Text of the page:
Molestation suspect had been dismissed

Mark Bustamante

A report by a Mesa County Partners staff member initiated an investigation into the actions of a Grand Junction man later accused of molesting two boys he was supposed to be mentoring.

Mark Anthony Bustamante, 50, was in Mesa County Jail on Thursday on $100,000 bond on suspicion of molesting two boys, ages 9 and 10, whom he had been mentoring through Partners. Bustamante is charged with two counts of sexual assault on a child by a person in a position of trust.

Joe Higgins, the executive director of Partners, said a staff member first reported to the organization that Bustamante was seen hugging a child, for no particular reason, in the back of a van as volunteers and children were heading home from a rafting trip in May.

Partners then telephoned Bustamante, without receiving calls back, then sent a certified letter asking him to come into the office to talk. When he didn’t reply to requests for contact, he was fired as a mentor, Higgins said.

Partners staff then telephoned all the parents of the four children Bustamante had mentored since 2009 to inquire of the children whether Bustamante acted inappropriately with them. Initially, Higgins said, responses from the children came back negative. However, two weeks later, Partners received a call from a parent saying her child told her Bustamante had molested him.

Partners then called Child Protective Services, and the Mesa County Sheriff’s Department launched its investigation, Higgins said.

“We really want to totally cooperate with local law enforcement,” Higgins said. “Basically where we’re coming from is safety is our number one priority. We’re in the business of not hurting children.”

Higgins said Partners requires extensive background checks through the FBI and Colorado Bureau of Investigation. It also consults a national sex offender registry. Being a senior mentor requires personal references, and newly matched partnerships are closely monitored by Partners staff.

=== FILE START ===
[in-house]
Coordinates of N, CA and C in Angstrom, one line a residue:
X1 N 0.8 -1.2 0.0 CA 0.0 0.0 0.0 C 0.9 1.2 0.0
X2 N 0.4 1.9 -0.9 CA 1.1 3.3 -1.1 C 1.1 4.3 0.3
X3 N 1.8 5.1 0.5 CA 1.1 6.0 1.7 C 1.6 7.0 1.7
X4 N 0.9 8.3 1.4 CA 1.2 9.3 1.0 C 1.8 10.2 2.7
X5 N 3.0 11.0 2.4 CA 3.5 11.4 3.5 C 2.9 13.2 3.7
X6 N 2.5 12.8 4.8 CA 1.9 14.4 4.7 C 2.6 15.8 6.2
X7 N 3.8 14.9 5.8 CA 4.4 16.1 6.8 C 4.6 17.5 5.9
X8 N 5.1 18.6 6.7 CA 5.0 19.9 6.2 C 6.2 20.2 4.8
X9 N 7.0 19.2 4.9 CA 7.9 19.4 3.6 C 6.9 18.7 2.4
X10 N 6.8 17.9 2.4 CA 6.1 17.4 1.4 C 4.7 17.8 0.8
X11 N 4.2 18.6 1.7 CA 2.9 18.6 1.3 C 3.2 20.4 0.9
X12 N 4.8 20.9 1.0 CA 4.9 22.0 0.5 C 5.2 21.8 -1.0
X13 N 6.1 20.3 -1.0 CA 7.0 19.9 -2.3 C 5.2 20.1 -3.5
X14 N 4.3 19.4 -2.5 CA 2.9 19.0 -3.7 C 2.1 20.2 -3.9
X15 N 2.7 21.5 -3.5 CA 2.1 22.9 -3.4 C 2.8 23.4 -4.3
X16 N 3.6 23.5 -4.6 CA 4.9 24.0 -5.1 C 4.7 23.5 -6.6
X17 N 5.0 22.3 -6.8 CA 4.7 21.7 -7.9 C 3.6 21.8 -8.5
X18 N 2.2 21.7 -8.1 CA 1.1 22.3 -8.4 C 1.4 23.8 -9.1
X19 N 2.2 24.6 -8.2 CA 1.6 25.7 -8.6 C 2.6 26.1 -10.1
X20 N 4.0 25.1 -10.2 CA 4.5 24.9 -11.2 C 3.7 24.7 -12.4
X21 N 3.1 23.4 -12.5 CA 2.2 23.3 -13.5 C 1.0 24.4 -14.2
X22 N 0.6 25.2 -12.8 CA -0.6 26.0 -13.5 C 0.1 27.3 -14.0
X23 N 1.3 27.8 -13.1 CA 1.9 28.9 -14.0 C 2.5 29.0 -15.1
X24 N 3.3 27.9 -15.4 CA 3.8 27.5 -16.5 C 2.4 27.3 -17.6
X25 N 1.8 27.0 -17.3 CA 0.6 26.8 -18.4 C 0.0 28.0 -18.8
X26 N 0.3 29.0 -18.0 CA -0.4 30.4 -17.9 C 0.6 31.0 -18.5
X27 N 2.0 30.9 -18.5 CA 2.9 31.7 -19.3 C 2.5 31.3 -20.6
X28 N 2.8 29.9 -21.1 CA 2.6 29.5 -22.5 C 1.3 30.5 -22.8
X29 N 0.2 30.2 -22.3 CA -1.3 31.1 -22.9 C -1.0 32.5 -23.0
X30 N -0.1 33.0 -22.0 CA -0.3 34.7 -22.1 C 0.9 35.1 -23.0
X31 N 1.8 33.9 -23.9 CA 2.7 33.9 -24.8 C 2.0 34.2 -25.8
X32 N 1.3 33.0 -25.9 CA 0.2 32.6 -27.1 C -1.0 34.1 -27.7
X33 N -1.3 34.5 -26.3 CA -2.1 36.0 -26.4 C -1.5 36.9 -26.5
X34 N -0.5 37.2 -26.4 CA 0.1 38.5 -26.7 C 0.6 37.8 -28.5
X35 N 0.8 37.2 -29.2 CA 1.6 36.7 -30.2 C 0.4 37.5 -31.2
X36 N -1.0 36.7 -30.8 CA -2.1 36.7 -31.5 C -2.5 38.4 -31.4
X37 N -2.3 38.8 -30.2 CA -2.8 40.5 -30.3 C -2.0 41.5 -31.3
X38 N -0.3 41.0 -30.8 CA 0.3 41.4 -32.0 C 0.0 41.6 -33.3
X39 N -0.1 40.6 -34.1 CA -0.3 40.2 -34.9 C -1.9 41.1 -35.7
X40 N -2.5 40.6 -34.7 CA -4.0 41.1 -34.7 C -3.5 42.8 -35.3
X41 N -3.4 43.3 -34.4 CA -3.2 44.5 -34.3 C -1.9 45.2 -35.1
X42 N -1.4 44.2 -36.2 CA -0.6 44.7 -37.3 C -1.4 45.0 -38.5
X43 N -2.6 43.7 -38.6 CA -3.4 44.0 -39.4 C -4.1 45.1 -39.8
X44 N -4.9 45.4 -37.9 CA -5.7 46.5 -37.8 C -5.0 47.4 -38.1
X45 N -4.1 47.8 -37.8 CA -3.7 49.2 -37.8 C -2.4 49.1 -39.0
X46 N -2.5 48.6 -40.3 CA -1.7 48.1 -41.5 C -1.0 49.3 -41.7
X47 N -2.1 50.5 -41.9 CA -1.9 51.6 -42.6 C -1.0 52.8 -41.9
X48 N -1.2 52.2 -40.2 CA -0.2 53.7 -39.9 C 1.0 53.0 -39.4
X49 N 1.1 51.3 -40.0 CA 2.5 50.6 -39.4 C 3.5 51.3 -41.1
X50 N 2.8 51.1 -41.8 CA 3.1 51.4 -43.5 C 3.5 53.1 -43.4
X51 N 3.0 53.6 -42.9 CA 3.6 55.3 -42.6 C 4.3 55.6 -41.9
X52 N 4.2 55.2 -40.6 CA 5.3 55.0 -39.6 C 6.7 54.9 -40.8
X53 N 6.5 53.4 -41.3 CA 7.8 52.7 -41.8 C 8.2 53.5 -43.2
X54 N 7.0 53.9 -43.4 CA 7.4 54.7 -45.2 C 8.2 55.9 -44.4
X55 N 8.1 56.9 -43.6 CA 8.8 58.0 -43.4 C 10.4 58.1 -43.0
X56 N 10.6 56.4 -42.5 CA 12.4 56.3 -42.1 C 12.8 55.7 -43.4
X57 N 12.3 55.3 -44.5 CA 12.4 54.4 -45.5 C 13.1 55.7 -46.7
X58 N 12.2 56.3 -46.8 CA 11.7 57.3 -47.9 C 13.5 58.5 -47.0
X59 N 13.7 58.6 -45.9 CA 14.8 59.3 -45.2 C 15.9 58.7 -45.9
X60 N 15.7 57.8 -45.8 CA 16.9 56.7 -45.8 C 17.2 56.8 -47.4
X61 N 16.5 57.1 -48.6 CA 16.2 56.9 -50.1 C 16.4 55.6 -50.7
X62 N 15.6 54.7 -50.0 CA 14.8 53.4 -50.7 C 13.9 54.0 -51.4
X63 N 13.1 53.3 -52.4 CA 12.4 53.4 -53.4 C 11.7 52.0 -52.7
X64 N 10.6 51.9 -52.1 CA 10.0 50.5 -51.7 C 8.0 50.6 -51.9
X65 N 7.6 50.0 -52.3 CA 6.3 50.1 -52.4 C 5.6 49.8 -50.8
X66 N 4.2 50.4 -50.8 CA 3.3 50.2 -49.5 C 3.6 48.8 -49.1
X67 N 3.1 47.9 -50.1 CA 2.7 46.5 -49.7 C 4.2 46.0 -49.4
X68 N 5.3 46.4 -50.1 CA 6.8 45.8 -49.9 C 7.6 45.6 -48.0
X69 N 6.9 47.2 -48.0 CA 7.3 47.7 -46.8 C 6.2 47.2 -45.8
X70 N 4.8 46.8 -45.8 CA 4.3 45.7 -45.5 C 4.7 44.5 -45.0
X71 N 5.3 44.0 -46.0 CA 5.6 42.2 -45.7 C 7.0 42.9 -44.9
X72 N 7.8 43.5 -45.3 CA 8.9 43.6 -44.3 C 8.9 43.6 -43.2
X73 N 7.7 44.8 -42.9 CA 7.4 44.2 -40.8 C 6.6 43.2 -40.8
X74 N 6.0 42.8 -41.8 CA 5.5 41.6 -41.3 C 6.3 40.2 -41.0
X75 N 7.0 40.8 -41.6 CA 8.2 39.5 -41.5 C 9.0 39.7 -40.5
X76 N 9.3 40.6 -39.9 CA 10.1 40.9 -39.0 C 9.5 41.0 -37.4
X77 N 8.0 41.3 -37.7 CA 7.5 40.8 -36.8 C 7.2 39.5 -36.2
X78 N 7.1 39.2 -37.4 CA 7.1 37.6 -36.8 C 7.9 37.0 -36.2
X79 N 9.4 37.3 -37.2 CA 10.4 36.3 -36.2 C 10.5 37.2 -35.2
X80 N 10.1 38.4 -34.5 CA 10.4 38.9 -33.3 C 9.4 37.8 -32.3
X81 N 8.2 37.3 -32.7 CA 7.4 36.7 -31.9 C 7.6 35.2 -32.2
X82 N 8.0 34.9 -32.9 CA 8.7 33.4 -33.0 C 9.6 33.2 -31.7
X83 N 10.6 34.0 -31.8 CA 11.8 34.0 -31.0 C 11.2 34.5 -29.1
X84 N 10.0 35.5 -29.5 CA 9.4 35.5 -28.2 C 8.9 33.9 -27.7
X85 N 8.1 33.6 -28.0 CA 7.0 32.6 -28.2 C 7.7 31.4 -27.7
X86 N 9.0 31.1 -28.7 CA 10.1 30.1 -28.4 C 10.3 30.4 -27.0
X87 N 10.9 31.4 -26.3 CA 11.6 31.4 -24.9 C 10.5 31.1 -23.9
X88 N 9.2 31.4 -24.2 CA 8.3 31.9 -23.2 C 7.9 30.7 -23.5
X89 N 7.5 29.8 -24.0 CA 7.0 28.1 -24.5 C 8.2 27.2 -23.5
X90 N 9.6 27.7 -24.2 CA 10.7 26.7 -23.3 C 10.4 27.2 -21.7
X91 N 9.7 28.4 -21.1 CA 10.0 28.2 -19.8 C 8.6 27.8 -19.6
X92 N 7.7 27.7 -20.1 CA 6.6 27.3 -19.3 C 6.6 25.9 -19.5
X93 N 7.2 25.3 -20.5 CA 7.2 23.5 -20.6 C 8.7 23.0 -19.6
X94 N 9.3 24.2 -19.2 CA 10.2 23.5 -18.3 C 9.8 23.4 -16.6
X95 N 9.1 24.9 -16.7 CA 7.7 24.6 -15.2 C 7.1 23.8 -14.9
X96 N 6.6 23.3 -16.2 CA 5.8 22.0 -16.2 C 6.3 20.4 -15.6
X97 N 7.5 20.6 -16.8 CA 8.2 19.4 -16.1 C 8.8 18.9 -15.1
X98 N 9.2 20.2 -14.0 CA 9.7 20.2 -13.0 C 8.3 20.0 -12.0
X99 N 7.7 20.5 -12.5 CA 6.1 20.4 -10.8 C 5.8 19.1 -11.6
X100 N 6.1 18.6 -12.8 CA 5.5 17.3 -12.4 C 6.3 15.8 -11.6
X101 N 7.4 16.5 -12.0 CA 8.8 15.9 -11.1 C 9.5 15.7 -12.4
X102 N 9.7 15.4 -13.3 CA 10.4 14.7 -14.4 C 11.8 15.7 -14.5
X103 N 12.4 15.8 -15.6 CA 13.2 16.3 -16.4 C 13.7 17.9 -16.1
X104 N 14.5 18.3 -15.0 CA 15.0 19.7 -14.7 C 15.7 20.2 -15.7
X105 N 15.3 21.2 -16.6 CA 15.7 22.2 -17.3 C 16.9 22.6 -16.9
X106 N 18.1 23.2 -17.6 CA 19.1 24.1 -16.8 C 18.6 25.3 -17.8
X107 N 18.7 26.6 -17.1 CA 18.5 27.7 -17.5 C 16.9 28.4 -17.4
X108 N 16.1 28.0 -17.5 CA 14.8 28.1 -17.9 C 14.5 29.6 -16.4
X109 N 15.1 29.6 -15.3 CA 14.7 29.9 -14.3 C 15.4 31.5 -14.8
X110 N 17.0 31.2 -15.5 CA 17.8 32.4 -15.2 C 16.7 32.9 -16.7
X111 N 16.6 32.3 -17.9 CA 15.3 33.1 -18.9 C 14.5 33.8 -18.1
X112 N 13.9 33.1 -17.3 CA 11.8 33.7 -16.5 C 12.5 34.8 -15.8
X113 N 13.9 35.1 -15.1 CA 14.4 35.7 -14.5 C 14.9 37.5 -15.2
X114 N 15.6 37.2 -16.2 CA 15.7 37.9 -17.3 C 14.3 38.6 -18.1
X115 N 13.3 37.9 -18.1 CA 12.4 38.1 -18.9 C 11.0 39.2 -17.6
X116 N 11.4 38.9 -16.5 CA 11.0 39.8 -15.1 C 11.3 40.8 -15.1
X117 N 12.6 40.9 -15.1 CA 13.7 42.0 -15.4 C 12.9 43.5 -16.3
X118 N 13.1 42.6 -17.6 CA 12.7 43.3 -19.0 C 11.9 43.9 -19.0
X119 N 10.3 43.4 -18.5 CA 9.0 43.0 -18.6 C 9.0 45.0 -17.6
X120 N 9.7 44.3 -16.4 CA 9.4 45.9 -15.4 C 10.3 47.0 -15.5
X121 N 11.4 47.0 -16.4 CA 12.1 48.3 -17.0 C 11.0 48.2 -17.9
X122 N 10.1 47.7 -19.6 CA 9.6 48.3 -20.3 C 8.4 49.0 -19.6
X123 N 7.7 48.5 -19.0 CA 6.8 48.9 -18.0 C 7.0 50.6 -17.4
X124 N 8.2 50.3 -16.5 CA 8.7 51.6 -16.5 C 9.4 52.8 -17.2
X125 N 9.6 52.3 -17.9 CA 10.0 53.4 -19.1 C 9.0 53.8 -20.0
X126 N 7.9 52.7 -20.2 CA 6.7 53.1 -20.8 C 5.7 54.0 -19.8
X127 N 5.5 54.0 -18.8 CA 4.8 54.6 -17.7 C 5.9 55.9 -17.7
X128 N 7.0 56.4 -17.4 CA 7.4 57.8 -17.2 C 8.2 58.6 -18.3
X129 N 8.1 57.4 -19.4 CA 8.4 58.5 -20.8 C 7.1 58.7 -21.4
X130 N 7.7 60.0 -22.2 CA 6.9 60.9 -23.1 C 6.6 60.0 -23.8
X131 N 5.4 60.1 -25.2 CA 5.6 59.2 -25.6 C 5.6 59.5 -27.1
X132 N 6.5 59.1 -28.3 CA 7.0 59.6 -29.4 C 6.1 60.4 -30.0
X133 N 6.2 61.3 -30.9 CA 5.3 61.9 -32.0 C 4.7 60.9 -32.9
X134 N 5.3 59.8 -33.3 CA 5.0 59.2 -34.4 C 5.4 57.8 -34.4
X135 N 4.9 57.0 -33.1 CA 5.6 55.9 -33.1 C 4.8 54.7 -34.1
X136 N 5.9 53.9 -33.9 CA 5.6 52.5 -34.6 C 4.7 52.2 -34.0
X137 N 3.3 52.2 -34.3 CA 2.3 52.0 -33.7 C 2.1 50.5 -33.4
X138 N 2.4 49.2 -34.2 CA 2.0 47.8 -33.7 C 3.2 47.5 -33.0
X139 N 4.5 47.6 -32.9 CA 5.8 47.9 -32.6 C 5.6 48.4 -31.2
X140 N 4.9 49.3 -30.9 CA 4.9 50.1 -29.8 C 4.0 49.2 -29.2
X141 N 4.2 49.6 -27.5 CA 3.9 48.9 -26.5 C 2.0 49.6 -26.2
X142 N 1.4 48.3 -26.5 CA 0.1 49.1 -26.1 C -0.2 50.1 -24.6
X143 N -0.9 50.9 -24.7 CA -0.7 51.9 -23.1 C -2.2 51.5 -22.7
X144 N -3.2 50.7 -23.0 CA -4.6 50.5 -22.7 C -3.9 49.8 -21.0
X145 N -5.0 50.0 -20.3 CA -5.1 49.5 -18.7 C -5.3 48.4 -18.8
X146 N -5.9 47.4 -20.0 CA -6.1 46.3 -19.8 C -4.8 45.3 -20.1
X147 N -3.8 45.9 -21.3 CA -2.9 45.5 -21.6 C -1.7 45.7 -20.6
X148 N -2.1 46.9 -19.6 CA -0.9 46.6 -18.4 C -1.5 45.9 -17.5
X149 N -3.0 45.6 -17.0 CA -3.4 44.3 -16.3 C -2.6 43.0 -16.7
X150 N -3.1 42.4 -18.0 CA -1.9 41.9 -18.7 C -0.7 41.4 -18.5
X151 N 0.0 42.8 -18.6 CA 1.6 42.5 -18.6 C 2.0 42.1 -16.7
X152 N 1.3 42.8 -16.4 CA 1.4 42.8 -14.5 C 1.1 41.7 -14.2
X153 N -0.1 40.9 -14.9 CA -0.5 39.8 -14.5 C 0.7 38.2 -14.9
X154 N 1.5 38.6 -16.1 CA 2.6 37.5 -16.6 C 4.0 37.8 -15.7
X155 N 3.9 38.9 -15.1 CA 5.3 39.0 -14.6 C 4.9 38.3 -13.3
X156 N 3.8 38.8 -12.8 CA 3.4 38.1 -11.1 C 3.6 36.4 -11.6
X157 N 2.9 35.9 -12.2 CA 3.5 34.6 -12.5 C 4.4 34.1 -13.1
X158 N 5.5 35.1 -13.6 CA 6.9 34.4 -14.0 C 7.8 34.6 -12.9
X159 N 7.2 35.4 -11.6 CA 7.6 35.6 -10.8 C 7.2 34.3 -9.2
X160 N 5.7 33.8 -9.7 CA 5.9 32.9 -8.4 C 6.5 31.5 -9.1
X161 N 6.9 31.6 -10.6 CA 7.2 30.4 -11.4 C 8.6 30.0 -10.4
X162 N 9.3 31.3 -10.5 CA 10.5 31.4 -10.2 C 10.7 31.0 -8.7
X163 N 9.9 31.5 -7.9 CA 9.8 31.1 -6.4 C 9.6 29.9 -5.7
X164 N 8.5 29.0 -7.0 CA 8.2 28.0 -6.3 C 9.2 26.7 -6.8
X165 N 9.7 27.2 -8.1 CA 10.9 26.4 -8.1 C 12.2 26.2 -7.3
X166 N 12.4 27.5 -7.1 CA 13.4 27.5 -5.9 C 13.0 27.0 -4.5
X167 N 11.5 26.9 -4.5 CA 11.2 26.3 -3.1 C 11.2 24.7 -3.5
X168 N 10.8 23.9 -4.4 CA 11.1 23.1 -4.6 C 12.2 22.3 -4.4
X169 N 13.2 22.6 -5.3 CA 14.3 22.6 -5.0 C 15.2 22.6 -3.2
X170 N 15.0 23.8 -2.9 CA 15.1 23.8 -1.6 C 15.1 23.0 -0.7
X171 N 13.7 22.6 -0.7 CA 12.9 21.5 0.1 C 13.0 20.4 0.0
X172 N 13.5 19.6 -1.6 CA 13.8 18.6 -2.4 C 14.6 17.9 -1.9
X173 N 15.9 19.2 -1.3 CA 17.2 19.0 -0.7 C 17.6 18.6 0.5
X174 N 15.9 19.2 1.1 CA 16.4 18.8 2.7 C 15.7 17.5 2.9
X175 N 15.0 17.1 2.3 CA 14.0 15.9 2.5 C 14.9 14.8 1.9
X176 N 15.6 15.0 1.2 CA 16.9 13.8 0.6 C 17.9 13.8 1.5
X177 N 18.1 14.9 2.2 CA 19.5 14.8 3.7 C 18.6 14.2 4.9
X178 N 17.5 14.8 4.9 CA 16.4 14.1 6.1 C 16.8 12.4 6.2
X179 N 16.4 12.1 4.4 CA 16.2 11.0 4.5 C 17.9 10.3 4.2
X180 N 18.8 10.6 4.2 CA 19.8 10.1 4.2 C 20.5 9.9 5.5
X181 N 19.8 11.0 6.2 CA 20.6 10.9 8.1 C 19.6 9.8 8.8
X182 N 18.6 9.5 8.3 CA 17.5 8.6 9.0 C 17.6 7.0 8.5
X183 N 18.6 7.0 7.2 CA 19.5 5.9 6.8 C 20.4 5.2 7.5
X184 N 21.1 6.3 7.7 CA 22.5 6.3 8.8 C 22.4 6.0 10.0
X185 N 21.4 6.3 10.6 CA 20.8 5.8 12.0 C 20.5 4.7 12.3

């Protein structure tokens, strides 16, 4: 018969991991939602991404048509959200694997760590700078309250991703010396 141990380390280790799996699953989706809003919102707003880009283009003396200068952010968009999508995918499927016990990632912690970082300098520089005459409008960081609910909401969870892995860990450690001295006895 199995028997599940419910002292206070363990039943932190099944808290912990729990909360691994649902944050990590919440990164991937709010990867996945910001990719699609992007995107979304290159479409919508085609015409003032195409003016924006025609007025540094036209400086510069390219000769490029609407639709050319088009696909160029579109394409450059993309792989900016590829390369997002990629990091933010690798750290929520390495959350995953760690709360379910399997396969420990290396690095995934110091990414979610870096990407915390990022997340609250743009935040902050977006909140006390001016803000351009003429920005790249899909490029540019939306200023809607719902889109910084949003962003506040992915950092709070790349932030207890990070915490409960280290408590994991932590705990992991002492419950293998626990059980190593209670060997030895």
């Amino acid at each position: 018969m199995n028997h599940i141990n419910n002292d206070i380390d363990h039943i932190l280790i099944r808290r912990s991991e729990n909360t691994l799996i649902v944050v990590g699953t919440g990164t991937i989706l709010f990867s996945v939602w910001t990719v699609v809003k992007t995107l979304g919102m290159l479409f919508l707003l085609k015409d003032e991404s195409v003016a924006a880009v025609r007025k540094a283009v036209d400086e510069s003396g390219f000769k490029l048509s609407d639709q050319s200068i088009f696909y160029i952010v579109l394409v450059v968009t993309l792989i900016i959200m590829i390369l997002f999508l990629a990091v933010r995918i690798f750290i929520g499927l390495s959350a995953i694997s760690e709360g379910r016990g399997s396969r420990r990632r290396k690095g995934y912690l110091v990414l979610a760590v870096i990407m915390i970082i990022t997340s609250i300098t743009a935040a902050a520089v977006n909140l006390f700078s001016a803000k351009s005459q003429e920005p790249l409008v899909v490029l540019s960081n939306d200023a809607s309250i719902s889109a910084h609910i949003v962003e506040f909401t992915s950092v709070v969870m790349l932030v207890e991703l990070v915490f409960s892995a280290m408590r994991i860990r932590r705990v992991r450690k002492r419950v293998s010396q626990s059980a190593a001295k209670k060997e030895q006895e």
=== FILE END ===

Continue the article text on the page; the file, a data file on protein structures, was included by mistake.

Higgins said after the allegations surfaced he re-read Bustamante’s extensive file and found nothing in the documents that raised any red flags. Bustamante’s file has been shared with investigators, he said.

“We are very saddened that the youth and their families have to endure this regretful situation,” Higgins said. “Our major concern is safety of the children and we will continue to cooperate with the law enforcement and justice system anyway we can.”

In the past 30 years, the case against Bustamante marks the third time allegations of misconduct by senior mentors has emerged, Higgins said.

Recently, Partners has instated a policy of rechecking the sex offender lists and felony background checks each year. Staff also are trained by the Department of Human Services and the Western Slope Center for Children on ways to identify abuse.

Higgins said the allegations against Bustamante will no doubt hurt the organization, but he’s also received calls of support from parents who said they know other volunteers are doing good work.

Recent coverage of the Jerry Sandusky trial in which he was found guilty by a jury of sexually assaulting children he mentored in a football program also has had a similar reaction among mentoring programs around the nation, Higgins said.

“We all know that this is part of the risk in the youth program. We know we’re a magnet for people who want to get access to children,” Higgins said.

As usual, Partners has more children who want to be mentored than there are mentors. Typically, there are more boys seeking male mentors than there are senior male mentors, Higgins said. There are about 100 children on the waiting list.


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